On March 14, 2017, the Federal Court of Appeal (FCA) dismissed Teva’s appeal of Locke J.’s Order prohibiting the Minister of Health from issuing a notice of compliance (NOC) to Teva in respect of its calcipotriol and betamethasone dipropionate ointment (Leo Pharma’s DOVOBET) until the expiry of Patent No. 2,370,565: Teva Canada Limited v Leo Pharma Inc, 2017 FCA 50. The patent covers a three-component, non-aqueous ointment used in the treatment of psoriasis. The ointment is comprised of vitamin D or a vitamin D analogue (Component A), a corticosteroid (Component B), and a solvent (Component C). Teva’s appeal related to sound prediction and sufficiency.
Locke J. rejected Teva’s allegation relating to sound prediction: each element of the test was satisfied. Although no one at Leo understood exactly why the claimed combination worked, and although it was not expressly mentioned in the disclosure, the skilled person would have understood that the inventors’ line of reasoning was that the alternatives for Components A and B share a chemical scaffold, and would therefore behave similarly.
Locke J. rejected Teva’s allegation of insufficiency on the basis that Teva had failed to raise the allegation in the Notice of Allegation. He nonetheless evaluated the allegation on its merits, finding that it was not necessary for the disclosure to indicate that calcipotriol (Component A) had to be dissolved in the solvent (Component C). The skilled person would be able to make that determination based on his or her own knowledge.
Teva argued that the Federal Court had erred in law by reformulating the test for sound prediction to permit reliance on a line of reasoning advanced by Leo’s expert, rather than by Leo or the inventors, to establish that the utility of Claim 17 was soundly predicted.
The FCA viewed this as a factual question to be reviewed for palpable and overriding error, reformulating the issues on appeal as: (1) whether Locke J. had evidence of the factual basis on which the inventors relied to claim the compositions covered by Claim 17; and (2) whether the Federal Court had evidence relating to the actual logic or reasoning of the inventors. In particular, the Court rejected Teva’s contention that one cannot make a sound prediction without knowing exactly why a particular combination works: the application of the doctrine turns on the nature of the invention, and in this case the invention was quite simple and its ingredients well-known. It was open to the Court to infer that the inventors’ logic and line of reasoning were, as a matter of fact, conveyed by the patent, and it was proper to do so based on expert evidence. No express statement in the patent as to the line of reasoning was required.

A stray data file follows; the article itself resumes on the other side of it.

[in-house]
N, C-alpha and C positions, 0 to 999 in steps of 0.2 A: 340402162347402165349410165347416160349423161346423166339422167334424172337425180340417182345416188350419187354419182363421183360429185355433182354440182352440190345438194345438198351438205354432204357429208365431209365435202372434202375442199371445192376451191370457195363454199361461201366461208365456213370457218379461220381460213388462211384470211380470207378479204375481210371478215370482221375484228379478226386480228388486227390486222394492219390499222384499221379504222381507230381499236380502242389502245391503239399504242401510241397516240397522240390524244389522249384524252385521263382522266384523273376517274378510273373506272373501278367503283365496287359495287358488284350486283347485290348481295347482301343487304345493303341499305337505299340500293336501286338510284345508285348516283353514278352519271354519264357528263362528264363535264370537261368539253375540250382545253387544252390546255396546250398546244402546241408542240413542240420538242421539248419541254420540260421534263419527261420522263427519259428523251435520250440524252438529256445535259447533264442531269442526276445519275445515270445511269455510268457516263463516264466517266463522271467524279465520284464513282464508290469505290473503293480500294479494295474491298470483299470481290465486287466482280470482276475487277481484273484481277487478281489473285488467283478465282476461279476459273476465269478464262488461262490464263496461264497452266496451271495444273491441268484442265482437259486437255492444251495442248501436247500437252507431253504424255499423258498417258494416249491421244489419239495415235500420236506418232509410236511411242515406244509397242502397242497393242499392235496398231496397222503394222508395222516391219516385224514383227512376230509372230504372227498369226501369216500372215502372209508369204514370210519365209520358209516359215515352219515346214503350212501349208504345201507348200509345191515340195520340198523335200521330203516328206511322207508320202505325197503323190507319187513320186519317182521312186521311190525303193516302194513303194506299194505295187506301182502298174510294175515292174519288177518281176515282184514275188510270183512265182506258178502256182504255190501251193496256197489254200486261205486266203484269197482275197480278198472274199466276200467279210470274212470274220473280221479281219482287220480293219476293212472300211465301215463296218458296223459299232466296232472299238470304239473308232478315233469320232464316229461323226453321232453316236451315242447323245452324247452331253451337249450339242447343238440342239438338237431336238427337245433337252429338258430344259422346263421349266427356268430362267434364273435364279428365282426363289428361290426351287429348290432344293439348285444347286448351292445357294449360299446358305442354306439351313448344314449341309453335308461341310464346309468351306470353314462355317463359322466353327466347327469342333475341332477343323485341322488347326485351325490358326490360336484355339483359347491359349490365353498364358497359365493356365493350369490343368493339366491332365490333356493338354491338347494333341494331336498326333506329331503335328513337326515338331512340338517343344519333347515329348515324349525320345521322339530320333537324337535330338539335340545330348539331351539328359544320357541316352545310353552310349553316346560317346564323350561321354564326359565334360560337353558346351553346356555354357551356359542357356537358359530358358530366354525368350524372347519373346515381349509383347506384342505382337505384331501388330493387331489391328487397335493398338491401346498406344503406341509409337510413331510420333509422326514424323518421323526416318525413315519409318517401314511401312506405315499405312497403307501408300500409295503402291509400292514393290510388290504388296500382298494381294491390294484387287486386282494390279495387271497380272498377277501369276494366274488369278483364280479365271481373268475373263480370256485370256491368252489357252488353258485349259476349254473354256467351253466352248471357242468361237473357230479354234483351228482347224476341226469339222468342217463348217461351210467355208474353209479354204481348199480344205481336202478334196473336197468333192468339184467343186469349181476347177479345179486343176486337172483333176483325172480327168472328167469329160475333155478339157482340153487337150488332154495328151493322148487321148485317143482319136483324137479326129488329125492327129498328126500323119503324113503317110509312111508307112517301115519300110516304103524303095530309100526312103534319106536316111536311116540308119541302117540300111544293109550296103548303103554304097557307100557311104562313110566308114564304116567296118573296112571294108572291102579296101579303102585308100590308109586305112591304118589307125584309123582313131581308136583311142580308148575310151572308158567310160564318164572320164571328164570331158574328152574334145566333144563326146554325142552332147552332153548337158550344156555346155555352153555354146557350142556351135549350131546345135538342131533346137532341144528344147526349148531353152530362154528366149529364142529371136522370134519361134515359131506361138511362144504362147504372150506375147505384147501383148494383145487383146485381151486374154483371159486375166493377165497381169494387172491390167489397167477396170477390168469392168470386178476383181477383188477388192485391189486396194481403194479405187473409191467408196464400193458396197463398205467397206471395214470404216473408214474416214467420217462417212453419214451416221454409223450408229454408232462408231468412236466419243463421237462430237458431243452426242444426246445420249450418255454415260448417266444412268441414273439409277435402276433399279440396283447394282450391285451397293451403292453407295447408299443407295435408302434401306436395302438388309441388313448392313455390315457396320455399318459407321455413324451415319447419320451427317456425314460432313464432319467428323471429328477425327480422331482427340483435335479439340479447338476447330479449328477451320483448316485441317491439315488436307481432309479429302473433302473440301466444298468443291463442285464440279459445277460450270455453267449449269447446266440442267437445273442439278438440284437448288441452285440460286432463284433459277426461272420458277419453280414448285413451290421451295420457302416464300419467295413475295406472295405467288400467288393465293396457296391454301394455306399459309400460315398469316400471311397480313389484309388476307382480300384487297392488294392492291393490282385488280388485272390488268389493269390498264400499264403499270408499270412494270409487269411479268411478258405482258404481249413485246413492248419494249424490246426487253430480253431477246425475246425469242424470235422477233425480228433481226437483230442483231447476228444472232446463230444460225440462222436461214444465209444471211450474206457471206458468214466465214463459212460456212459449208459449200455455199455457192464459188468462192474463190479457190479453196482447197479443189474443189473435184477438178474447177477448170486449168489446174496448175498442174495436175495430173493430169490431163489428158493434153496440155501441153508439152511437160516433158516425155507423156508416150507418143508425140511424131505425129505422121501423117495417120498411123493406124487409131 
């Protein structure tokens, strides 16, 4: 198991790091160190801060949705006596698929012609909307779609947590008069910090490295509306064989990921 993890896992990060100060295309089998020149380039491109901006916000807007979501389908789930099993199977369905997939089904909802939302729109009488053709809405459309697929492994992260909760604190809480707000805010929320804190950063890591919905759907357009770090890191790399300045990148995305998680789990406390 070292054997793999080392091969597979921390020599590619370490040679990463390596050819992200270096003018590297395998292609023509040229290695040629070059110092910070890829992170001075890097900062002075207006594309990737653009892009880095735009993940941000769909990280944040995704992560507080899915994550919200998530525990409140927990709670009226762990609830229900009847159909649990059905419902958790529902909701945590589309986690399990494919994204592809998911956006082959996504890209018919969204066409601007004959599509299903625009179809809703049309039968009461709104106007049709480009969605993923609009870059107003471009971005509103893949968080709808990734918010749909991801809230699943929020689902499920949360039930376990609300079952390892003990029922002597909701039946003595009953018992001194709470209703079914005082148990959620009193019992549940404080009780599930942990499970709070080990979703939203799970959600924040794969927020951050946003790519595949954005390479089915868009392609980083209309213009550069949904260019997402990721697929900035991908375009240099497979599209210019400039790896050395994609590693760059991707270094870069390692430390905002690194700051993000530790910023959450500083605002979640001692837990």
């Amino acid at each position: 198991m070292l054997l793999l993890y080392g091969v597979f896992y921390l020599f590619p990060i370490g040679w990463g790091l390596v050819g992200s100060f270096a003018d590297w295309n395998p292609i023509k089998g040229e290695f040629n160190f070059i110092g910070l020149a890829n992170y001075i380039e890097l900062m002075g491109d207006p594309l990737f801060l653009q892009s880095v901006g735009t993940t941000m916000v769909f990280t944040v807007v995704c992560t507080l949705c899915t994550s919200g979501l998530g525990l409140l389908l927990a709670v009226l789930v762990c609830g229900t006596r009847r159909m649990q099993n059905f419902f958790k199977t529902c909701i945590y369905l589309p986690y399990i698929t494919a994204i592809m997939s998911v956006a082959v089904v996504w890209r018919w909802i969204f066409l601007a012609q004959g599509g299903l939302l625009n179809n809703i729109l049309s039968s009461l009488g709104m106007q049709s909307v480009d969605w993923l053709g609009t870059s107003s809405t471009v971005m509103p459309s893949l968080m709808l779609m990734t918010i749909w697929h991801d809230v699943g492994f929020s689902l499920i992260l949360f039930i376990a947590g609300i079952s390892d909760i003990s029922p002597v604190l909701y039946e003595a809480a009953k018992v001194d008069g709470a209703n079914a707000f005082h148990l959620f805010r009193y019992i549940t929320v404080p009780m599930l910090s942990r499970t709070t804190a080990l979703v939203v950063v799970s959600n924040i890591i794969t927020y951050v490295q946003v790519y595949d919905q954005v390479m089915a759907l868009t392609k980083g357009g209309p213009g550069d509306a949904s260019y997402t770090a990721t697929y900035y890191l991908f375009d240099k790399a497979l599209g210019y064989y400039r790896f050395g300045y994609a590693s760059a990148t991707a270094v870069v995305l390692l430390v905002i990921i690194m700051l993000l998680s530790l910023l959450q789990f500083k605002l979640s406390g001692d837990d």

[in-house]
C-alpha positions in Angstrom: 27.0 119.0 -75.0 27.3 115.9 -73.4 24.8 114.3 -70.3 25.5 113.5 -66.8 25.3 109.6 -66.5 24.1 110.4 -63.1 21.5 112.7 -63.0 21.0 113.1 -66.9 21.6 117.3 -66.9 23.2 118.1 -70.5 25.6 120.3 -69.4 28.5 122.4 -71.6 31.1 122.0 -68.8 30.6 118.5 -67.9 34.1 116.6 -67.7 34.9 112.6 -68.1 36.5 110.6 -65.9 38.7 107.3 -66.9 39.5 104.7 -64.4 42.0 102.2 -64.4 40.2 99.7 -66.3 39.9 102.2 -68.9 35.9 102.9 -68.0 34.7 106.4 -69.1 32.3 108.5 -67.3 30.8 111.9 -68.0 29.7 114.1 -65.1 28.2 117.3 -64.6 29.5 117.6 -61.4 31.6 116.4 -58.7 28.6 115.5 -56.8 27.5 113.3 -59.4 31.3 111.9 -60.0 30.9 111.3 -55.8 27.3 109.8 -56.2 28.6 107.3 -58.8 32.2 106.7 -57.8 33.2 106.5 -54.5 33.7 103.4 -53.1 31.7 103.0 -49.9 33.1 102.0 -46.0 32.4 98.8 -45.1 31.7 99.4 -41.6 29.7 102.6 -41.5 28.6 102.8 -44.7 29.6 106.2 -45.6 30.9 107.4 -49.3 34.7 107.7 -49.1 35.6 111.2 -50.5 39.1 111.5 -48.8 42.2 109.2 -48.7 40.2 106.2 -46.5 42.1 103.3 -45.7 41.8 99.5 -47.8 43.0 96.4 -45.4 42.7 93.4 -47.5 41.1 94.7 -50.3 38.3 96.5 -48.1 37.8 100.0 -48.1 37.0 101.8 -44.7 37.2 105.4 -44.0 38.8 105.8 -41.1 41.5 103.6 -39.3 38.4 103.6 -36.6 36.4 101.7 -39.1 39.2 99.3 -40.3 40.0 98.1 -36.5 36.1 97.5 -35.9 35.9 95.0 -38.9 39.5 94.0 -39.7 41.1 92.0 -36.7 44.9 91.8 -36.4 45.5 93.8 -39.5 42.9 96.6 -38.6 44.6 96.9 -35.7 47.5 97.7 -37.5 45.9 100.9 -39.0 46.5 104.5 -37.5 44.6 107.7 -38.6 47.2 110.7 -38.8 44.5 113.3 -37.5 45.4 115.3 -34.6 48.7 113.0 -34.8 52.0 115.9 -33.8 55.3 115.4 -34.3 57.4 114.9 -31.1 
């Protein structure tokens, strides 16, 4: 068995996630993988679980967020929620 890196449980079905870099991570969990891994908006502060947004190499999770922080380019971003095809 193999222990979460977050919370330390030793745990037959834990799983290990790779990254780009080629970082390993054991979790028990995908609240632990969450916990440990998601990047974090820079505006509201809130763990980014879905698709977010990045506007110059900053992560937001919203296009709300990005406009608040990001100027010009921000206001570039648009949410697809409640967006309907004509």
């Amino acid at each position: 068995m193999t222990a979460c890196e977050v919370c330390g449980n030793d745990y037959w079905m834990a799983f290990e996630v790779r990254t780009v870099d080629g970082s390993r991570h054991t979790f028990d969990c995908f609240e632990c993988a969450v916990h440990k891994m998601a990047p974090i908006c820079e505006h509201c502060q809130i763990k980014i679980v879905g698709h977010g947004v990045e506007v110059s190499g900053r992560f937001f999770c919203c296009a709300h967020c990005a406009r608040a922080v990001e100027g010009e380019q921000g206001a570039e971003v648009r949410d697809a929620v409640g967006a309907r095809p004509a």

Teva argued that Locke J. had erred in law by failing to allow Teva to advance its allegations of insufficiency and by failing to find insufficiency. The Court only analyzed Teva’s substantive argument of insufficiency, noting that in any event it agreed with the Court below that the issue was not properly raised in the Notice of Allegation.
Teva alleged that the disclosure was insufficient on the basis that the order in which the components of the invention should be combined was an essential element of the invention that should have been disclosed. The FCA again viewed Teva’s argument as factual and therefore subject to a palpable and overriding error standard of review. The FCA concluded that the excerpt of the cross-examination of Leo’s expert on which Teva relied in support of its argument was far from conclusive, and that Teva’s own expert evidence suggested that no information regarding process was required. The relevant processes were well-known.
The FCA further rejected Teva’s argument that the Federal Court had erred in law by suggesting that trial and error may be permitted to determine the order in which the components should be combined. The Federal Court had only raised trial and error experimentation as a possibility, rather than a necessity, and it had not concluded that a minor research project was required, unlike in Teva Canada Inc v Pfizer Canada Inc, 2012 SCC 60. Further, the FCA confirmed that some non-inventive trial and error may be required to put a properly disclosed invention into practice, and the Supreme Court in Teva had not changed the law on this point.